Just this week another butterfly phenomenon, right here in Mendocino County, is happening with little fanfare. It might be a generational happening but I don't know because there are few butterfly enthusiasts in the county. California Tortoiseshells are staging a major irruption along the Northern California Coast all the way down to the Bay Area. I heard that they were coming in "off the ocean”. A butterfly coming in from the OCEAN is amazing. A little earlier in the year I read that they were flying in the thousands at 7,000 feet in the Cascades. I wasn't expecting them here at sea level. I hope you get a chance to see them.

The taxonomy of butterflies in the United States is still in flux. There are many opportunities for discoveries here in Mendocino County. Early and late records, subspecies soon to be full species, rare sightings, etc. A Gulf Fritillary, recently found at the Little River Airport was only the fourth record for Mendocino County. Take a look at your local butterflies.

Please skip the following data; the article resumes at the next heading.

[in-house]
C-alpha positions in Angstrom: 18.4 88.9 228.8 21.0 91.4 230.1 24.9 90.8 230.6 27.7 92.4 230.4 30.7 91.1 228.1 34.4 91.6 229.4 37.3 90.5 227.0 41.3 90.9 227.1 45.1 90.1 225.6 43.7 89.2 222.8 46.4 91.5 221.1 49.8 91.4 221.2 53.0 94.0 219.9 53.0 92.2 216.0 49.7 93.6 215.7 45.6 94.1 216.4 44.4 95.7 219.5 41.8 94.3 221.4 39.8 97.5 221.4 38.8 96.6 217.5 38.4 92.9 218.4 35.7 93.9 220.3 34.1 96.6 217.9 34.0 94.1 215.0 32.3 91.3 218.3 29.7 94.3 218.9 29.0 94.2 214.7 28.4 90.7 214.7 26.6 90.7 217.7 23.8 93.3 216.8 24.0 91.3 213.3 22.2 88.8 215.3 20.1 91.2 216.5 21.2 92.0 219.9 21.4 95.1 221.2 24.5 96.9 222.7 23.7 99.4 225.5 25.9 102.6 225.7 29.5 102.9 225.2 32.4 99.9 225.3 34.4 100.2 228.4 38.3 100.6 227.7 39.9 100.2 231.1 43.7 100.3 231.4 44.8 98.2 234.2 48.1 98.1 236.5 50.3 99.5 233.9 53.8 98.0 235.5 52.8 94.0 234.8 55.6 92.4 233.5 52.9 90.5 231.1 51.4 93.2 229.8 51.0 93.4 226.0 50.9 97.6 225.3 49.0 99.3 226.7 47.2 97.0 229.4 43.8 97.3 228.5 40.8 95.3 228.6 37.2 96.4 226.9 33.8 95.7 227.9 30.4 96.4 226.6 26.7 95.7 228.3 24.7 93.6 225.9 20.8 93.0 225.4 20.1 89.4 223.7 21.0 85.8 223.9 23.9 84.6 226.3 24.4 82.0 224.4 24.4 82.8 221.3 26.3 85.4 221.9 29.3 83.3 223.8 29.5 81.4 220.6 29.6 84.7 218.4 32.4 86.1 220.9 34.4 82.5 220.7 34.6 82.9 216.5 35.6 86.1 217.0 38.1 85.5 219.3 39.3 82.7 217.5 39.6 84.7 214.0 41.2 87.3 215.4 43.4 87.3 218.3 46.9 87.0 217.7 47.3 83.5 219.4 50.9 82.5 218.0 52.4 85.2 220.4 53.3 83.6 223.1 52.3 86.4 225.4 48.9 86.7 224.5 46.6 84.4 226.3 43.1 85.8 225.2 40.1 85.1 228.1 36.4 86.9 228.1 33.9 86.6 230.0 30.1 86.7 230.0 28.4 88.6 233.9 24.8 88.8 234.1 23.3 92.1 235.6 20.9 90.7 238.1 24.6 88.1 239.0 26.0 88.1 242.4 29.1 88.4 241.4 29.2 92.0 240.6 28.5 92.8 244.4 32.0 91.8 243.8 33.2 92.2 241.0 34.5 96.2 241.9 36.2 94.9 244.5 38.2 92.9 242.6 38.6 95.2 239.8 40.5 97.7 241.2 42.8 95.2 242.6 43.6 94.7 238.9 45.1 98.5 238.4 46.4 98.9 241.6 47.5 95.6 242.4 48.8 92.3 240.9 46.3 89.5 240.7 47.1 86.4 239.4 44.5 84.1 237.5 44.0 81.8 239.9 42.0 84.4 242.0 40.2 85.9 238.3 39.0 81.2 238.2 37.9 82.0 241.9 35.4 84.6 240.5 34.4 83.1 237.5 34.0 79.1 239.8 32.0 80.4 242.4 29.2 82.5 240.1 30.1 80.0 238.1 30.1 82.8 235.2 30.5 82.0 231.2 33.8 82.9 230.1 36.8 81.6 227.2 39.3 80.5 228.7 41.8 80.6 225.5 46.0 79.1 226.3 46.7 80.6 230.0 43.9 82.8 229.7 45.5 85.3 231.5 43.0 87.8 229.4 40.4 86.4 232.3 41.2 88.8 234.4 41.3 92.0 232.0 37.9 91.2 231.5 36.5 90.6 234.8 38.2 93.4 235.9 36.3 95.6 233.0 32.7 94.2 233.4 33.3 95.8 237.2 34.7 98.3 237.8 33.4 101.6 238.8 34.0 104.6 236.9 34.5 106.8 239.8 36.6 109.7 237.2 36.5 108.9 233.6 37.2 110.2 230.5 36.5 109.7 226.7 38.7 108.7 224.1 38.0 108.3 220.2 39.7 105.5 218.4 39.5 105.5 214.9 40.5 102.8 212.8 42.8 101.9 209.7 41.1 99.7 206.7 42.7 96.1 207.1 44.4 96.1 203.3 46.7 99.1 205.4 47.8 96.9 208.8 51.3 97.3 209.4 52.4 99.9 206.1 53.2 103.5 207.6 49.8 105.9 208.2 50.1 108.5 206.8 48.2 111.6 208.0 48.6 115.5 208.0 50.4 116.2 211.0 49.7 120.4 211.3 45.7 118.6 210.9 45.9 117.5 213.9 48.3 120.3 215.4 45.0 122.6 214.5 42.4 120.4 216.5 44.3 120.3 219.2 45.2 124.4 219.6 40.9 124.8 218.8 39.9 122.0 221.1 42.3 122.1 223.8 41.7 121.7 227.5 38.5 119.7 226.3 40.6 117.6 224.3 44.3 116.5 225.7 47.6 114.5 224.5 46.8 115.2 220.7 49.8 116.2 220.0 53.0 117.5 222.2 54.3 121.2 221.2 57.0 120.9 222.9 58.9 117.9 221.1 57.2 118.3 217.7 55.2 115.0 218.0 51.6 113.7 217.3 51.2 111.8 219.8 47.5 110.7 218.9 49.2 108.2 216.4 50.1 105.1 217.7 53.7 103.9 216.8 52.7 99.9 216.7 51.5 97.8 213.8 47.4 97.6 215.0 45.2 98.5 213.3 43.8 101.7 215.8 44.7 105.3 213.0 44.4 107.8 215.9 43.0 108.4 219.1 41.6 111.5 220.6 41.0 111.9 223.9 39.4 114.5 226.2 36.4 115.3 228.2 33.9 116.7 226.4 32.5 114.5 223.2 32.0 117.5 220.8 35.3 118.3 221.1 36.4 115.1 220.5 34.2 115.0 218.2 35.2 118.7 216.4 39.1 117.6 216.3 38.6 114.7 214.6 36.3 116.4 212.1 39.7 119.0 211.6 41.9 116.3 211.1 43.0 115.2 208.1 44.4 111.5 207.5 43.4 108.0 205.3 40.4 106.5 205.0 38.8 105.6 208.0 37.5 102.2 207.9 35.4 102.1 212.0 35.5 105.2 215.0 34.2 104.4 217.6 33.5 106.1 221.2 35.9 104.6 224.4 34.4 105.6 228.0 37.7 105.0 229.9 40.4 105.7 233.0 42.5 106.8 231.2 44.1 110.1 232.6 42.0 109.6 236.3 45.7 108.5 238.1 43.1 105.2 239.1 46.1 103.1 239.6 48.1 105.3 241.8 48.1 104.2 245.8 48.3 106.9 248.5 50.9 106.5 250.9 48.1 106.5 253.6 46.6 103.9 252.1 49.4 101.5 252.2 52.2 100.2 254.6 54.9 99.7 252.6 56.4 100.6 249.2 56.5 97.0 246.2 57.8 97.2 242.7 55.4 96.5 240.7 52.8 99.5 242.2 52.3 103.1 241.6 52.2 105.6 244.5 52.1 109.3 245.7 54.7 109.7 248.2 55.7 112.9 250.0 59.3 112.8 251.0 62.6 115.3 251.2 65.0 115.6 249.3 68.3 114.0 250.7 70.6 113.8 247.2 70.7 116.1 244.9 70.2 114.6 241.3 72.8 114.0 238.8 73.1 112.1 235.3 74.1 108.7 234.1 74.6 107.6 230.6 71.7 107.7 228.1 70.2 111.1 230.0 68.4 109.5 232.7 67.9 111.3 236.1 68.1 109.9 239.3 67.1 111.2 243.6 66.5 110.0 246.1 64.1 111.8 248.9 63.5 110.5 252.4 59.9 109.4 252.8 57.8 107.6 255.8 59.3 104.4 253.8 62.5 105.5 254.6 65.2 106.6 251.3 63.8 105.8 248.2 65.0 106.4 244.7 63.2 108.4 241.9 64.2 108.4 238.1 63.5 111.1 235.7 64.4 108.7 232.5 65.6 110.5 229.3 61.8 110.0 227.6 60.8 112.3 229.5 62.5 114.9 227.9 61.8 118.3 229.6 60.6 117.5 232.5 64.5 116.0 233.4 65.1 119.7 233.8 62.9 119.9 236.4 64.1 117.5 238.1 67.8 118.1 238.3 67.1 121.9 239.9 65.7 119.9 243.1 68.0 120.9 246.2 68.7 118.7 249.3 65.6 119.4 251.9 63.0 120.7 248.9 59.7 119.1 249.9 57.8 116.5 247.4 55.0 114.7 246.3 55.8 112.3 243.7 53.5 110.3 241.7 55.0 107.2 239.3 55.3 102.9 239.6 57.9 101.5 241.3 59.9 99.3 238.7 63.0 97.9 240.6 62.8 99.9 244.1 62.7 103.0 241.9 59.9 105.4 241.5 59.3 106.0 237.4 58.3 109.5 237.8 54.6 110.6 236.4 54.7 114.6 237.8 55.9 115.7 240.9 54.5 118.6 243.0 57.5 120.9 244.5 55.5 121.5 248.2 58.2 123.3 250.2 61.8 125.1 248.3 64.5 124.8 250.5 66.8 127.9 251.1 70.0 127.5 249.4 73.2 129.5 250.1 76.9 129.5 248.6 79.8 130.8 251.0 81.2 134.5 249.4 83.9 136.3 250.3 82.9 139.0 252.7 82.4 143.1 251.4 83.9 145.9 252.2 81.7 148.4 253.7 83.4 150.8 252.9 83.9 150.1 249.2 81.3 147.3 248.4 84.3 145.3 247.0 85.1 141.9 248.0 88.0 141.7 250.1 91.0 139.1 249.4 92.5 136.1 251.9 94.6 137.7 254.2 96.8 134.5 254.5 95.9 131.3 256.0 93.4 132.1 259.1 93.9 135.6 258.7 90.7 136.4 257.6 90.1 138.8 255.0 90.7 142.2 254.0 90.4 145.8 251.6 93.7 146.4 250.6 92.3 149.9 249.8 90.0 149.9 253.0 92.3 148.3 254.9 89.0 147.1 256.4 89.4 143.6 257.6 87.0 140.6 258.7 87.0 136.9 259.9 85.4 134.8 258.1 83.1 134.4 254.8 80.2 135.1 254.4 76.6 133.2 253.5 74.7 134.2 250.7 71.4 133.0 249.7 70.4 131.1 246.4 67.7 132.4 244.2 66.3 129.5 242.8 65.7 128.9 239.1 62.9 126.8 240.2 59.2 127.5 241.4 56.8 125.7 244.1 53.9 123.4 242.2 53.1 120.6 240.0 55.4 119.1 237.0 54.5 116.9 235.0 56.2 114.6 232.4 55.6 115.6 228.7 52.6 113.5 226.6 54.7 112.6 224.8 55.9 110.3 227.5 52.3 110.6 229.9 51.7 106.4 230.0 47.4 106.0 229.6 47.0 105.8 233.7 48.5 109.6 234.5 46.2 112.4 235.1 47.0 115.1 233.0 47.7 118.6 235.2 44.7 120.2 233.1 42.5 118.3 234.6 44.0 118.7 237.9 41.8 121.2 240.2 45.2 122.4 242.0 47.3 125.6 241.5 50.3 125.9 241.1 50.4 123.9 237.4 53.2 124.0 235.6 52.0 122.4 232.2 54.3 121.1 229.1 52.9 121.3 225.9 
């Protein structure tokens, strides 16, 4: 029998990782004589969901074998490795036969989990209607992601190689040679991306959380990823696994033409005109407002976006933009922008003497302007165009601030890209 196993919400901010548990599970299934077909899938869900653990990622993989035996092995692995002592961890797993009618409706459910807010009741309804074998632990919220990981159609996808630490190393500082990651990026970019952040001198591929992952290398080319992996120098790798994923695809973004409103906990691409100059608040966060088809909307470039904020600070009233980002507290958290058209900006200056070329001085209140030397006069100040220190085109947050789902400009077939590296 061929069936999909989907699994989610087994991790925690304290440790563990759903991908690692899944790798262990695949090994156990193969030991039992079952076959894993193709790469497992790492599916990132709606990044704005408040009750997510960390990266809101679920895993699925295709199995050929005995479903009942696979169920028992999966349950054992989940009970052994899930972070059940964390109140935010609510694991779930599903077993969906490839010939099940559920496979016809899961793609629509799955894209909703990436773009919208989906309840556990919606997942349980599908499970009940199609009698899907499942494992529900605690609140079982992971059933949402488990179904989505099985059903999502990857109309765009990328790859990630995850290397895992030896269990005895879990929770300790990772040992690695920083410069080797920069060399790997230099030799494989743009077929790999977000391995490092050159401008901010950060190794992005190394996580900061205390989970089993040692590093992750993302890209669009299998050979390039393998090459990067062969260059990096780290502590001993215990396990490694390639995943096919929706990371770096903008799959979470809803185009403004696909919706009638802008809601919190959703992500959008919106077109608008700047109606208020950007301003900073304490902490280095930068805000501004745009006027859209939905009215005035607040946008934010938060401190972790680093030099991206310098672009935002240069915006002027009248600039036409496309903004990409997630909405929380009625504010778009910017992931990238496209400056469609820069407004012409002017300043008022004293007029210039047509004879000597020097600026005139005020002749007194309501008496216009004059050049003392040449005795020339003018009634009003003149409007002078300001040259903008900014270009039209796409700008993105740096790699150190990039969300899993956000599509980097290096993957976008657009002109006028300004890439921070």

Pictures of mentioned butterflies are posted in photo section.

Richard Hubacek
A Birder Gone Bad (phrase coined by Robert Michael Pyle, founder of the Xerces Society)
Little River, CA






Yellow-headed Blackbird at Westport-Union Landing

Roger Adamson
 

Sept 28, Thursday, about 10 am
Westport-Union Landing State Park
There was a Yellow-headed Blackbird (probable 1st winter male-see a little
white on wing coverts) just north of Howard Creek in the Westport-Union
Landing State Park. It was with a group of about 30 Brewer's Blackbirds
(and 3 Redwings) that are hanging out in the campground area immediately
north of Howard Creek. I also had a brief view of an empid flycatcher-I
thought it lacked an eye-ring, but it made no sound and I did not get a
useful view of the bill. Probably a Willow.
See list and YHBB photo at: http://ebird.org/ebird/view/checklist/S39441800
Roger Adamson
Fort Bragg